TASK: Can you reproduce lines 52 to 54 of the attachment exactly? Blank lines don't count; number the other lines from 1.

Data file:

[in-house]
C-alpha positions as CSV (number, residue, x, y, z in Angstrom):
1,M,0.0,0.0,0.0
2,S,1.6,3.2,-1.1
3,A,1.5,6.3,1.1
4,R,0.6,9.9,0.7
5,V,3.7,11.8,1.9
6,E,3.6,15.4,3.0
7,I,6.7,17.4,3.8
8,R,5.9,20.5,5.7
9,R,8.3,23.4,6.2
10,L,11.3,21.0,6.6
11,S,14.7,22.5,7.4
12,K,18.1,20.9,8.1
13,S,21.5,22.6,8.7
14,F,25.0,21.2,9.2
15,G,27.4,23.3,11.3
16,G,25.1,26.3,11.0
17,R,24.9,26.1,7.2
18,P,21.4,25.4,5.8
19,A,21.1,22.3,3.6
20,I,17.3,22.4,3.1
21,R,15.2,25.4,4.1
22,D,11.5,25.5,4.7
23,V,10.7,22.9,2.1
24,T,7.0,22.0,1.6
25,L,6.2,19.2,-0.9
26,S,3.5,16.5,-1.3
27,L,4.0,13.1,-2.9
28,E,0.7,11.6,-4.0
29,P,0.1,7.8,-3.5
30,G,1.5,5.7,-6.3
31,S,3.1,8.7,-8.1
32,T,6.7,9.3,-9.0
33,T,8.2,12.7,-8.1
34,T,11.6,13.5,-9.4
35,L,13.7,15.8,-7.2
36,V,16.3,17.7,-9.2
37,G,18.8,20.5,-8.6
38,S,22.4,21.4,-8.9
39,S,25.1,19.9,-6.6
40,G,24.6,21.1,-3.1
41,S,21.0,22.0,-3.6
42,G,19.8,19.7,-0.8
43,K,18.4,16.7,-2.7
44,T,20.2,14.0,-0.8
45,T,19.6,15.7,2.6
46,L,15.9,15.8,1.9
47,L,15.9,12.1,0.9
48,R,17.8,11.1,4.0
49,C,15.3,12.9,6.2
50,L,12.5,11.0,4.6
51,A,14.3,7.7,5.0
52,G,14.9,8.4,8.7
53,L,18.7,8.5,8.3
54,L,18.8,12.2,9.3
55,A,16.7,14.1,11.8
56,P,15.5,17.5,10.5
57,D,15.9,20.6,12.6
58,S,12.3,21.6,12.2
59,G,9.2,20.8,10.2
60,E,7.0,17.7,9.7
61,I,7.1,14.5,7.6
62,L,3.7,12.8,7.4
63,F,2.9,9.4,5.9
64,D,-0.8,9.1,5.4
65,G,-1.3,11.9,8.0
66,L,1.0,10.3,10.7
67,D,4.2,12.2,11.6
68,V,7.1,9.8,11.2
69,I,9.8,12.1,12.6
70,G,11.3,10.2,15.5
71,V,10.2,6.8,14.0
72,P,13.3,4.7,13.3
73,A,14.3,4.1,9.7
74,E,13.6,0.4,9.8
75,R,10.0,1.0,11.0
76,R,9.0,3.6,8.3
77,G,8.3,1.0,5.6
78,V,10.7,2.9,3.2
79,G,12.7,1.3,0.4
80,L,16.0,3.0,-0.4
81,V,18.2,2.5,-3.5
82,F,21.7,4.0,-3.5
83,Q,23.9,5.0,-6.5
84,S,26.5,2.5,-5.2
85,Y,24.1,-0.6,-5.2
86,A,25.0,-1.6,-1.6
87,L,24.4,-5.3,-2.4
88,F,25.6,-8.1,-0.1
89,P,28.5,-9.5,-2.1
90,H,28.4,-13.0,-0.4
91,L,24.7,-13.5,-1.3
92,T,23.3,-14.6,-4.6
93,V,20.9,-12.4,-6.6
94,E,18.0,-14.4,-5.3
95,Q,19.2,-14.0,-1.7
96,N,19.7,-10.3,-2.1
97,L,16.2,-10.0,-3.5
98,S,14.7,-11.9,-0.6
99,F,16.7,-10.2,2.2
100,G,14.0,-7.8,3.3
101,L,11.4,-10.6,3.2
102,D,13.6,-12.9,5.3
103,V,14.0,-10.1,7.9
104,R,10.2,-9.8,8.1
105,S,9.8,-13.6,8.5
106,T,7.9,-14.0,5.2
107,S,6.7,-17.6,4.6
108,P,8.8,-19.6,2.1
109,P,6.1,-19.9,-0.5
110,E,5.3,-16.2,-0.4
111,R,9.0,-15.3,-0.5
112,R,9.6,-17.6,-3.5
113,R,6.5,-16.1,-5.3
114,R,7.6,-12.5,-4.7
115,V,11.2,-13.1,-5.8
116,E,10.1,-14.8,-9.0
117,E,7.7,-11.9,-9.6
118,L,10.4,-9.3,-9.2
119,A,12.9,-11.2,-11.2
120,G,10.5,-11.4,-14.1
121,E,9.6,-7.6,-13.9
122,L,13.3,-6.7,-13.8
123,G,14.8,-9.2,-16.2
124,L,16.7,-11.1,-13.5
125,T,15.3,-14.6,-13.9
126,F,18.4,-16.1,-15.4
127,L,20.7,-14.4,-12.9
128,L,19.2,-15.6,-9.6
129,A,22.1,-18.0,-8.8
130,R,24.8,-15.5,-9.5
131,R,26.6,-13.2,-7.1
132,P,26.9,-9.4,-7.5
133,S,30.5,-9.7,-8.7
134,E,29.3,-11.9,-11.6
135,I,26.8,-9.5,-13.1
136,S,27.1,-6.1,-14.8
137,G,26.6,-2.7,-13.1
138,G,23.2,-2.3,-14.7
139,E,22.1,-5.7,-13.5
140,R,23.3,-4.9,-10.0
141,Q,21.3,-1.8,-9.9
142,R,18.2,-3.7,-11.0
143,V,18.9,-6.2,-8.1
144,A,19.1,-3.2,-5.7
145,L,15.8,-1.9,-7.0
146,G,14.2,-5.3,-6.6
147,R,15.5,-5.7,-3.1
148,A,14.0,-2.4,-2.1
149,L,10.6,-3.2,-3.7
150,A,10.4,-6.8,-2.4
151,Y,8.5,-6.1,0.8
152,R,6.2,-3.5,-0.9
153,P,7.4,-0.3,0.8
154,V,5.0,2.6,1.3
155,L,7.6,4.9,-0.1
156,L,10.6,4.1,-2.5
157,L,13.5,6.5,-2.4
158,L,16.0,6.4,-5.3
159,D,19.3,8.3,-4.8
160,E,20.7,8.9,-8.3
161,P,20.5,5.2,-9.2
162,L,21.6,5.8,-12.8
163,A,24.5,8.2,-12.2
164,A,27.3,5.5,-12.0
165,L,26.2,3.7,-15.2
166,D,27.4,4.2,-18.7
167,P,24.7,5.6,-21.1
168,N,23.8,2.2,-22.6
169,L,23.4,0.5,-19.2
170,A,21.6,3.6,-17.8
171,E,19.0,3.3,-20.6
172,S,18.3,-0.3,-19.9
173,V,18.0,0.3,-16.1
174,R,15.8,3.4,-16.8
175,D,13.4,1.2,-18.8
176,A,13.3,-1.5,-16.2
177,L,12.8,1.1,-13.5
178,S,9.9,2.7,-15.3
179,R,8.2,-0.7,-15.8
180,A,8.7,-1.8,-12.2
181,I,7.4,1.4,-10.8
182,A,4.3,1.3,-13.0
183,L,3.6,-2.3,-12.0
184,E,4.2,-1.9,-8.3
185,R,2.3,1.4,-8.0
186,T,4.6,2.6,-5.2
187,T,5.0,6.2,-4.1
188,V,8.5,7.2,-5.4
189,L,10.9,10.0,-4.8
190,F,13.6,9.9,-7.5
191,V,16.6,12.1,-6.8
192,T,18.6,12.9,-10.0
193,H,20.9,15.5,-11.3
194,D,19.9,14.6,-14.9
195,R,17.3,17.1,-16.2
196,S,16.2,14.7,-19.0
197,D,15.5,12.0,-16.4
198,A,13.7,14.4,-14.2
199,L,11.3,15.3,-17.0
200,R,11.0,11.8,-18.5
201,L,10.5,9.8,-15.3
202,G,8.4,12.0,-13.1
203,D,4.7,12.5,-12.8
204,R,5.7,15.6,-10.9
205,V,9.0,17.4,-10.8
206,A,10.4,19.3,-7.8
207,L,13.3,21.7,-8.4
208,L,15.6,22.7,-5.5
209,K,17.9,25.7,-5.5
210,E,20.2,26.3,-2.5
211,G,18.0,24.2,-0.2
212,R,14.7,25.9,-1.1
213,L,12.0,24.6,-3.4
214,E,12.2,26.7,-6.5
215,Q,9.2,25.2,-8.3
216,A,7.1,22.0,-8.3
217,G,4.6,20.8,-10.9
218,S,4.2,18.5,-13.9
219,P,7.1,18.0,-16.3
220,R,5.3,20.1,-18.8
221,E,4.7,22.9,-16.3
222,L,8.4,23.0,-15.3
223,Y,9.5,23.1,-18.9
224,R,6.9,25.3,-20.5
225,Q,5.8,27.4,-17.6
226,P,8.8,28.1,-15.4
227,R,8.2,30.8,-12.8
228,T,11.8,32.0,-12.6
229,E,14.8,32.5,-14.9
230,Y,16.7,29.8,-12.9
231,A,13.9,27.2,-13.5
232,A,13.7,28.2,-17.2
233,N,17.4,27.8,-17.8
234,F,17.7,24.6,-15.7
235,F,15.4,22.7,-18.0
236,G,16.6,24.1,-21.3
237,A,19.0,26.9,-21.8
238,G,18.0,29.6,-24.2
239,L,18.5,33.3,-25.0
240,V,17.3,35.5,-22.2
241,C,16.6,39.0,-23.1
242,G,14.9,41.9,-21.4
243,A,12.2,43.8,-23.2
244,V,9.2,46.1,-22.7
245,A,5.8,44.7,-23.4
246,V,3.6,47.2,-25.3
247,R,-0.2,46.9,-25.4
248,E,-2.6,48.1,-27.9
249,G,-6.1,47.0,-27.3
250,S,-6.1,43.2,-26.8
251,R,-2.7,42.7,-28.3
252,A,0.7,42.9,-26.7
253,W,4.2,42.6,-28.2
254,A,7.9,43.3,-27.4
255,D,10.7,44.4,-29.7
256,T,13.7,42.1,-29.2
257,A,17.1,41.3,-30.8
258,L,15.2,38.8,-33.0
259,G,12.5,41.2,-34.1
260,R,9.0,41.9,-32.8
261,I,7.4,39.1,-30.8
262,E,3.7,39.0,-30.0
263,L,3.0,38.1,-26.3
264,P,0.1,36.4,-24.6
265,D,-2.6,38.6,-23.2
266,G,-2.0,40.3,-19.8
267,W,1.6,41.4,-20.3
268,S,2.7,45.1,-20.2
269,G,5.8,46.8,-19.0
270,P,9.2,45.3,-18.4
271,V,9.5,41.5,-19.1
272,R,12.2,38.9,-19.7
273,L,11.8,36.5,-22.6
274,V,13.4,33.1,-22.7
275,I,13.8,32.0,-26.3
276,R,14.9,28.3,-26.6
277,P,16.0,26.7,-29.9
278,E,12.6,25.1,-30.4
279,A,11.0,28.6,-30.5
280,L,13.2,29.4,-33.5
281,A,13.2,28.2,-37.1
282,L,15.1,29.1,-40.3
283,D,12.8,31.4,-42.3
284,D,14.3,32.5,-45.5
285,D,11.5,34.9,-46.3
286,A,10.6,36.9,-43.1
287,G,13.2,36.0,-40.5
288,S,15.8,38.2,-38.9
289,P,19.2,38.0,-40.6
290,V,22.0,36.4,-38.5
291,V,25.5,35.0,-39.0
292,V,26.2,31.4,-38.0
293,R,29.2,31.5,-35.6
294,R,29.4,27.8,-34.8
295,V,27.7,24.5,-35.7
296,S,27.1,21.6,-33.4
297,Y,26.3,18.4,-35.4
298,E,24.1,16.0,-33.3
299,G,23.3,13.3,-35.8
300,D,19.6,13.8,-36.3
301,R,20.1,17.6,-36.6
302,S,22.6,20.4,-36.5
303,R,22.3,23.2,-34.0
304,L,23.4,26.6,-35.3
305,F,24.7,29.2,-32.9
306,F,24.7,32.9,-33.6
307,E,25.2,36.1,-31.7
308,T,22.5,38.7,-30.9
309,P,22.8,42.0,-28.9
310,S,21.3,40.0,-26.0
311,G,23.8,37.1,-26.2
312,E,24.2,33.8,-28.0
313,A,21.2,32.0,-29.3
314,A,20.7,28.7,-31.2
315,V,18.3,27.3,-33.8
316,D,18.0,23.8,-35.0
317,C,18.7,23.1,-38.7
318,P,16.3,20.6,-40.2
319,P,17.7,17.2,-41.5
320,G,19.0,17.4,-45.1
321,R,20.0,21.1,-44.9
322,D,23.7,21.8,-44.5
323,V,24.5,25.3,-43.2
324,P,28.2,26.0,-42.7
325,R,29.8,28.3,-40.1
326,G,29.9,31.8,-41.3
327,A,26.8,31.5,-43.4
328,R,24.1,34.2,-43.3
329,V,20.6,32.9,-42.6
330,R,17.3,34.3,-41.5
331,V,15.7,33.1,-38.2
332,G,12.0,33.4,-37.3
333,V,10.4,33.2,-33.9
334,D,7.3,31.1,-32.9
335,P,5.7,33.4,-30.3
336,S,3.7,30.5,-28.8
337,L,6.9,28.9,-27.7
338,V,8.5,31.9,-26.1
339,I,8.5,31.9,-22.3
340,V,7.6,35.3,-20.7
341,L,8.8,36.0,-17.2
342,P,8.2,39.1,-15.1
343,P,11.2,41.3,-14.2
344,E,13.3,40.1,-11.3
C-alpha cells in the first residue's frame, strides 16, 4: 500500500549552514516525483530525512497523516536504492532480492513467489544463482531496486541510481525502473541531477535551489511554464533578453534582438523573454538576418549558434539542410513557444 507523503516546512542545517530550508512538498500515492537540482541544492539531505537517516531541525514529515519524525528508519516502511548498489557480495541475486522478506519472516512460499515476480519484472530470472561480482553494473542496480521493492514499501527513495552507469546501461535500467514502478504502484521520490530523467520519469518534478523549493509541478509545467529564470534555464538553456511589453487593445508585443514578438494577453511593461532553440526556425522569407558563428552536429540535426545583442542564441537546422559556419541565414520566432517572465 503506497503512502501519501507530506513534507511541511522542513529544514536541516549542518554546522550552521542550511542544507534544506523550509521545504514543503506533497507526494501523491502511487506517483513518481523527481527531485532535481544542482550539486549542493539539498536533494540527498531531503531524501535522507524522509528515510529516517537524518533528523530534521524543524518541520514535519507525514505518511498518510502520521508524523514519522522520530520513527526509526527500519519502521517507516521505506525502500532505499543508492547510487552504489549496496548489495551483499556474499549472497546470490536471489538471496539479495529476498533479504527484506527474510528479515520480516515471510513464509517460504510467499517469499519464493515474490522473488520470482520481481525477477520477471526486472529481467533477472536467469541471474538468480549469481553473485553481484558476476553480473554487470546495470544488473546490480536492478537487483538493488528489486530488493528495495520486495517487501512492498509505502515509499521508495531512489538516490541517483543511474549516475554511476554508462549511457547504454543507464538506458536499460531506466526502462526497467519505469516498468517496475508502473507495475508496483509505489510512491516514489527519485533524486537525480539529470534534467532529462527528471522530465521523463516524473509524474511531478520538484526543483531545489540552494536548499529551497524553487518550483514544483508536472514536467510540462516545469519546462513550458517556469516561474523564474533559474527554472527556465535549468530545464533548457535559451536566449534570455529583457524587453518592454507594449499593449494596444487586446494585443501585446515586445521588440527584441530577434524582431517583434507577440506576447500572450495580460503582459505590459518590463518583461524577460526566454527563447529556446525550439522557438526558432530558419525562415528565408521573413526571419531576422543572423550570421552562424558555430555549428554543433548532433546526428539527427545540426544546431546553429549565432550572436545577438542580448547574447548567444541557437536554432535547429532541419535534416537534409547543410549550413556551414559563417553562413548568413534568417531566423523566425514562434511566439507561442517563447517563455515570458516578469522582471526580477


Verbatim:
50,L,12.5,11.0,4.6
51,A,14.3,7.7,5.0
52,G,14.9,8.4,8.7